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Technology Tips for Limiting Screen Time 

You have 101 things to do, and you need something to occupy your child while you check things off your list. You give your child a tablet or place them in front of the television but immediately begin to feel guilt creep in. It happens to the best of us: planting your child in front of a screen to have a bit of peace and quiet to get things done. Our children are growing up in the digital world where screens are everywhere, with screen time growing rapidly compared to previous generations. 

Pediatric and adolescent researchers have been trying to determine the right amount of screen time for children and encouraging parents to proactively manage it. Studies have found that increased screen time for children under the age of two is linked to delays in cognitive, language, social, and emotional development. When a child is placed in front of a screen, their attention is passively occupied and while you are getting more things done, your child is not actively engaged. A child is typically mindlessly glued to a screen not talking, walking, or participating in any sort of social exchange. 

Fear not! You don’t have to completely eliminate screens from your routine. It’s more about establishing a healthy media plan to manage screen time and finding different ways to engage your child while also supporting their development. Like all change, adjusting your family’s approach to screen time can be difficult at first for both you and your child, but it will be worth it in the end. Your child can have better focus, emotion control, and long-term academic success with early management of screen time. 

Experts recommend developing a screen time plan with high-quality content as your focus, including educational videos to learn letters, numbers, or colors. Supervised screen time will help guide your child’s understanding of what they are watching and encourage them to engage with the content, rather than being mesmerized by the screen.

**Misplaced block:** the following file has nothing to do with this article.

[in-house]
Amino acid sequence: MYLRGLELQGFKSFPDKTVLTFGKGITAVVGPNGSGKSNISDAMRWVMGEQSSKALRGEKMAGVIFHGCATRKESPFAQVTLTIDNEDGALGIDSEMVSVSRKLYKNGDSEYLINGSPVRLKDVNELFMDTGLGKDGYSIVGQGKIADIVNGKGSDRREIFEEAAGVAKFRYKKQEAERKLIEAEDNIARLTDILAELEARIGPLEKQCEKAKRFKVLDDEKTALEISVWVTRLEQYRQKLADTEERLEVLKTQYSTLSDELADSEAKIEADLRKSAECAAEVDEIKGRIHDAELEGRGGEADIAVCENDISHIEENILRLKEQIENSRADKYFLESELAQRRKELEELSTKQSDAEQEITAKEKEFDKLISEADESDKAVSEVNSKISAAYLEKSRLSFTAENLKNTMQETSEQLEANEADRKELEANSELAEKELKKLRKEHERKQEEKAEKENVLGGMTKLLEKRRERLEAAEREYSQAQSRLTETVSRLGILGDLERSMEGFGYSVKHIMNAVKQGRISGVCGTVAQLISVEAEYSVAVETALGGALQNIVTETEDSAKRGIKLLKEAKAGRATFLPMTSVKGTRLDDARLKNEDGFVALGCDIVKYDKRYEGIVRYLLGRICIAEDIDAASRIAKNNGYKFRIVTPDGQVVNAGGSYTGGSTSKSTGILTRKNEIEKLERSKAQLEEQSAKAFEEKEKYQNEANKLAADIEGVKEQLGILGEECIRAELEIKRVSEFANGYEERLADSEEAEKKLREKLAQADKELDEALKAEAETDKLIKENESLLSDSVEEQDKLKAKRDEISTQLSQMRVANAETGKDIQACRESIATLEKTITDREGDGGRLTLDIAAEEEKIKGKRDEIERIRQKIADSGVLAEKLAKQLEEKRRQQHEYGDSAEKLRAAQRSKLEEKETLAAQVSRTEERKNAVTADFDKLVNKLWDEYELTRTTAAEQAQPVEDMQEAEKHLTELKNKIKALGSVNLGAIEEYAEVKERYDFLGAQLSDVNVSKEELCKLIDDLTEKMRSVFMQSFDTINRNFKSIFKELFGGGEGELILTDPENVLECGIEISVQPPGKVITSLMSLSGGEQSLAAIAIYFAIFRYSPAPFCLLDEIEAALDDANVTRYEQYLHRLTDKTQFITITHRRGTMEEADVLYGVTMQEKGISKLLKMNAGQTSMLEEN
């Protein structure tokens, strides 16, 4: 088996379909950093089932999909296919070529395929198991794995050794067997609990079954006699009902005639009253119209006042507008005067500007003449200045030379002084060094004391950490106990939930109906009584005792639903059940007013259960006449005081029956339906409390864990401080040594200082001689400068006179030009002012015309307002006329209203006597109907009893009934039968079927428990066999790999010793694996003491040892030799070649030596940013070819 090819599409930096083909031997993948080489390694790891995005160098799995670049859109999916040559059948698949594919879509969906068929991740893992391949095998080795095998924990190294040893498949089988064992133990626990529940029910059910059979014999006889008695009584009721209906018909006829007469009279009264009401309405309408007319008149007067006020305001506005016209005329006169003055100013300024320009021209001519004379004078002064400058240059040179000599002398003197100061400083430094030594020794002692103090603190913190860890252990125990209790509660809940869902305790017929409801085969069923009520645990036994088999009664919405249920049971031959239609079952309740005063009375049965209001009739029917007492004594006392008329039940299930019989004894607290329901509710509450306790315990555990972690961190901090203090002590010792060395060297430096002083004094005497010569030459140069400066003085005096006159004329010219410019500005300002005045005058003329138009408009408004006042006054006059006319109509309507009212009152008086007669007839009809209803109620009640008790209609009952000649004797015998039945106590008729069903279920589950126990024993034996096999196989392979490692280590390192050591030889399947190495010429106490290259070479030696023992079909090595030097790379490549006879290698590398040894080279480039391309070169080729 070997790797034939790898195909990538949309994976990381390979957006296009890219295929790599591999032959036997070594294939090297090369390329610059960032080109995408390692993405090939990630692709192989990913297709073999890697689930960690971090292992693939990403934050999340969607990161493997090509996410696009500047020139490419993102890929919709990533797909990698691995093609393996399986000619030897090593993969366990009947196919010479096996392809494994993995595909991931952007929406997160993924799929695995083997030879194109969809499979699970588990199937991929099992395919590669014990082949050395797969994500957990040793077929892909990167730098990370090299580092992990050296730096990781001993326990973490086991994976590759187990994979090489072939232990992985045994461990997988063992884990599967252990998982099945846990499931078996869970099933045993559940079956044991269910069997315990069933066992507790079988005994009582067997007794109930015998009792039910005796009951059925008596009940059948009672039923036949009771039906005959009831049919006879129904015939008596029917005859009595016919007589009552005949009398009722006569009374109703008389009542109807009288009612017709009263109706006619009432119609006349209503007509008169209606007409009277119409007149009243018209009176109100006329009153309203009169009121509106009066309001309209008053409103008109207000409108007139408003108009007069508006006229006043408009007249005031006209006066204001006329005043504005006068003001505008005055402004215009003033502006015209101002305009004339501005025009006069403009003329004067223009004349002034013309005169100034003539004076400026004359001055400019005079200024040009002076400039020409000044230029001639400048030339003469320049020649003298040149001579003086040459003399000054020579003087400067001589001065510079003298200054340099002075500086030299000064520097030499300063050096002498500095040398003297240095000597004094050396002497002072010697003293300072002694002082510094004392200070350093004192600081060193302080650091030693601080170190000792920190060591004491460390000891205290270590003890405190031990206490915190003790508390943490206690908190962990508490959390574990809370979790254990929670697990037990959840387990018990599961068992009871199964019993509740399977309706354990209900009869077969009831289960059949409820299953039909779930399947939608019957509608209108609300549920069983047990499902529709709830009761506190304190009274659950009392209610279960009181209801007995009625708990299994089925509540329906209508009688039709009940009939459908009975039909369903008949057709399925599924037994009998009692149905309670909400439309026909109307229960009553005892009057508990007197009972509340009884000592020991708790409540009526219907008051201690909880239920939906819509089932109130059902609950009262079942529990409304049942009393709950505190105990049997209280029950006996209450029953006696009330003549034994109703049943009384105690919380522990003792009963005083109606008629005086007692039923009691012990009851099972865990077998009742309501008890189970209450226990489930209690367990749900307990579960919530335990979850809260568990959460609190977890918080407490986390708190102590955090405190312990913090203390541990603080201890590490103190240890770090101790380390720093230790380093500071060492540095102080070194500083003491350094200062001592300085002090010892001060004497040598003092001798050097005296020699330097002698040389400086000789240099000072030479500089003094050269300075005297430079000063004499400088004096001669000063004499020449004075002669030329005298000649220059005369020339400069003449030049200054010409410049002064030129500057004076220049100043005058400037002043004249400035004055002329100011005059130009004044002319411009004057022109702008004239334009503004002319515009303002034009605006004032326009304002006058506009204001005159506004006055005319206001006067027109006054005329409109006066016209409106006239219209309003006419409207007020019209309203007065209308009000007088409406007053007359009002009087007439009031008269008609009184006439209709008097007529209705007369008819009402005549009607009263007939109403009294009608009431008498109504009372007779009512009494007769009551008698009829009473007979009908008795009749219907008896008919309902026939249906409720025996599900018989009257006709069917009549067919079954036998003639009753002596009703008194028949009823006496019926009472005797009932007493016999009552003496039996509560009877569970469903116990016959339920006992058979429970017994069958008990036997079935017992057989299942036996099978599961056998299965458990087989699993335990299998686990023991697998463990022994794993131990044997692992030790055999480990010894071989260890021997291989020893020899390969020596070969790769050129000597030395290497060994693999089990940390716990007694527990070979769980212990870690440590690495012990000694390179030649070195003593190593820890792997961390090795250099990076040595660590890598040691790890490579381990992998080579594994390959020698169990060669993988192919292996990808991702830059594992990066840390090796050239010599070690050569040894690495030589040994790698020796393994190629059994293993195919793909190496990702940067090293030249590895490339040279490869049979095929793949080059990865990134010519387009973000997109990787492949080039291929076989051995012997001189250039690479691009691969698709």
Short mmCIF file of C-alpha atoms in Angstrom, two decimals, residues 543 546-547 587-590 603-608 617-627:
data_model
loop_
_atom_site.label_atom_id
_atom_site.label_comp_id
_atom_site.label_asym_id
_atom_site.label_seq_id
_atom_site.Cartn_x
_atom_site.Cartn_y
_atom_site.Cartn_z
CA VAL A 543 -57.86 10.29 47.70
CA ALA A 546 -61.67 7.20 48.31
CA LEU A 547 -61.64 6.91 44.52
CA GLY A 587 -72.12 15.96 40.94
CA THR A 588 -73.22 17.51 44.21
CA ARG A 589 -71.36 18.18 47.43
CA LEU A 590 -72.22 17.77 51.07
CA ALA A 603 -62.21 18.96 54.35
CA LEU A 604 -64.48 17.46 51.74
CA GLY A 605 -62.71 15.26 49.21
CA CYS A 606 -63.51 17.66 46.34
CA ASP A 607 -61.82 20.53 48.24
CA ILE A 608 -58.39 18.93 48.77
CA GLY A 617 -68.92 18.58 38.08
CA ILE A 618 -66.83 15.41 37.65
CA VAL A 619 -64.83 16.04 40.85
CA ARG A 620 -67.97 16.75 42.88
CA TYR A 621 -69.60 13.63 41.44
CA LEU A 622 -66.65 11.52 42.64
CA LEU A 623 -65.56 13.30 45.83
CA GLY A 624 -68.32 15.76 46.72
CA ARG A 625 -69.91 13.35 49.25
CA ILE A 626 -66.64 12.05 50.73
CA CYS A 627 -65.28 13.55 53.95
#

Your personalized media plan should still fit into your family routine just adjusted to be used more thoughtfully without neglecting important activities such as family interaction, engaging play, and sleep. You can find a family media planning tool here that can guide your family’s individual needs. Some tips to begin managing your child’s screen time include:  

  • Increasing educational programming with content such as PBS Kids or the popular YouTube channels Ms Rachel – Toddler Learning Videos and Blippi – Educational Videos for Kids
  • Actively participating in screen time for children under the age of two; 
  • Limiting non-educational screen time to only one hour per weekday and three hours on the weekend for children aged two to five; 
  • Eliminating screens 30 minutes to an hour before bedtime 
  • Avoiding using technology as an emotional pacifier (i.e., to stop a tantrum) and; 
  • Modeling limited screen time of your own (adults are guilty of too much screen time too!) 

Here are a few alternative activities that you can do with your child to keep their minds engaged: 

  • Imitation Play – Combine learning and play! Children often enjoy imitating adults, and this can be applied to your normal household tasks. While you’re cooking, your child can play alongside you with toy pots and pans.  
  • Creative Materials – Introduce activities that stimulate curiosity and creative thinking such as age-appropriate art supplies. 
  • Play Dates – Substitute a screen date for a play date with other children. Face-to-face interactions will encourage social skills like sharing and verbal expression. While play dates still require supervision, children can keep themselves entertained, allowing more freedom to get things done.  

There is no perfect way to do screen time. Don’t be too hard on yourself if your child has days where screen time is increased. Screens are inevitably a part of our daily lives. Managing your entire family’s screen time is all about moderation, modeling positive use of electronics, and finding more opportunities for learning while still recognizing both you and your child deserve a break and can actually benefit from the right content.  

Catherine Hershey Schools for Early Learning are subsidiaries of Milton Hershey School and will be staffed and operated independently of the Milton Hershey School core model.

Catherine Hershey Schools for Early Learning admits students of any race, color, national and ethnic origin to all the rights, privileges, programs, and activities generally accorded or made available to students at the school. It does not discriminate on the basis of race, color, national and ethnic origin in administration of its educational policies, admissions policies, scholarship and loan programs, and athletic and other school-administered programs.